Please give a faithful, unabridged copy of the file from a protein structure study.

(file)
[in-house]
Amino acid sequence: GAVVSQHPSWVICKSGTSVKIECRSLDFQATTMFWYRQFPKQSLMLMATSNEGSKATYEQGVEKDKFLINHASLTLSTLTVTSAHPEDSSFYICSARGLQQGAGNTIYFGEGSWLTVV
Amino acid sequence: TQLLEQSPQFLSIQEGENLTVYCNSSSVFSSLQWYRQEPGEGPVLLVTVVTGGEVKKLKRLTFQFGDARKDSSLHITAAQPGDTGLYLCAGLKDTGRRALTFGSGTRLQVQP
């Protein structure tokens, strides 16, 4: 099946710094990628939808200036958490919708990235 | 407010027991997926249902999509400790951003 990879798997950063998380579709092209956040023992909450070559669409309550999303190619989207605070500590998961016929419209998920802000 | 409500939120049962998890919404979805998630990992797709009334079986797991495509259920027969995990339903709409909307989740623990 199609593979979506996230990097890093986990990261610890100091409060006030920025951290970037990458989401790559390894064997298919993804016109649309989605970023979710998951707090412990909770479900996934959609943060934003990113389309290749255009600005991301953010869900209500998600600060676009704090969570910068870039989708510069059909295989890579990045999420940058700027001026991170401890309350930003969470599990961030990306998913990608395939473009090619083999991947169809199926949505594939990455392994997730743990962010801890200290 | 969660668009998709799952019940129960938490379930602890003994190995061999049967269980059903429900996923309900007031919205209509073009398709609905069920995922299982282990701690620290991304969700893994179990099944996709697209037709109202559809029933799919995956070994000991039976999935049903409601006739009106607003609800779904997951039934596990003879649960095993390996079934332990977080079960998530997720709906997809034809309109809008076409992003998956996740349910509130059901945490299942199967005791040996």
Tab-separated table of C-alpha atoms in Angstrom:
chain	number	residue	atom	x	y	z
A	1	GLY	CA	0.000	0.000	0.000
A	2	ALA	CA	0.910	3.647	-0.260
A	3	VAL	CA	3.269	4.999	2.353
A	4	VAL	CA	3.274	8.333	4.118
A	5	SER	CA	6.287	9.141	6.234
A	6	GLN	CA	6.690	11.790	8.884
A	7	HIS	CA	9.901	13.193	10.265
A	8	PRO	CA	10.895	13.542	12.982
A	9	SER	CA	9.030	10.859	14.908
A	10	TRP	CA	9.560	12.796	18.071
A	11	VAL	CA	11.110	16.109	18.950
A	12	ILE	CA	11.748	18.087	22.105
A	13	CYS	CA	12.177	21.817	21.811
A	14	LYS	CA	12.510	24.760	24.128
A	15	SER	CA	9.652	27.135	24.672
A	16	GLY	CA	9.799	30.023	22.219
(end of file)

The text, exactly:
[in-house]
Amino acid sequence: GAVVSQHPSWVICKSGTSVKIECRSLDFQATTMFWYRQFPKQSLMLMATSNEGSKATYEQGVEKDKFLINHASLTLSTLTVTSAHPEDSSFYICSARGLQQGAGNTIYFGEGSWLTVV
Amino acid sequence: TQLLEQSPQFLSIQEGENLTVYCNSSSVFSSLQWYRQEPGEGPVLLVTVVTGGEVKKLKRLTFQFGDARKDSSLHITAAQPGDTGLYLCAGLKDTGRRALTFGSGTRLQVQP
């Protein structure tokens, strides 16, 4: 099946710094990628939808200036958490919708990235 | 407010027991997926249902999509400790951003 990879798997950063998380579709092209956040023992909450070559669409309550999303190619989207605070500590998961016929419209998920802000 | 409500939120049962998890919404979805998630990992797709009334079986797991495509259920027969995990339903709409909307989740623990 199609593979979506996230990097890093986990990261610890100091409060006030920025951290970037990458989401790559390894064997298919993804016109649309989605970023979710998951707090412990909770479900996934959609943060934003990113389309290749255009600005991301953010869900209500998600600060676009704090969570910068870039989708510069059909295989890579990045999420940058700027001026991170401890309350930003969470599990961030990306998913990608395939473009090619083999991947169809199926949505594939990455392994997730743990962010801890200290 | 969660668009998709799952019940129960938490379930602890003994190995061999049967269980059903429900996923309900007031919205209509073009398709609905069920995922299982282990701690620290991304969700893994179990099944996709697209037709109202559809029933799919995956070994000991039976999935049903409601006739009106607003609800779904997951039934596990003879649960095993390996079934332990977080079960998530997720709906997809034809309109809008076409992003998956996740349910509130059901945490299942199967005791040996």
Tab-separated table of C-alpha atoms in Angstrom:
chain	number	residue	atom	x	y	z
A	1	GLY	CA	0.000	0.000	0.000
A	2	ALA	CA	0.910	3.647	-0.260
A	3	VAL	CA	3.269	4.999	2.353
A	4	VAL	CA	3.274	8.333	4.118
A	5	SER	CA	6.287	9.141	6.234
A	6	GLN	CA	6.690	11.790	8.884
A	7	HIS	CA	9.901	13.193	10.265
A	8	PRO	CA	10.895	13.542	12.982
A	9	SER	CA	9.030	10.859	14.908
A	10	TRP	CA	9.560	12.796	18.071
A	11	VAL	CA	11.110	16.109	18.950
A	12	ILE	CA	11.748	18.087	22.105
A	13	CYS	CA	12.177	21.817	21.811
A	14	LYS	CA	12.510	24.760	24.128
A	15	SER	CA	9.652	27.135	24.672
A	16	GLY	CA	9.799	30.023	22.219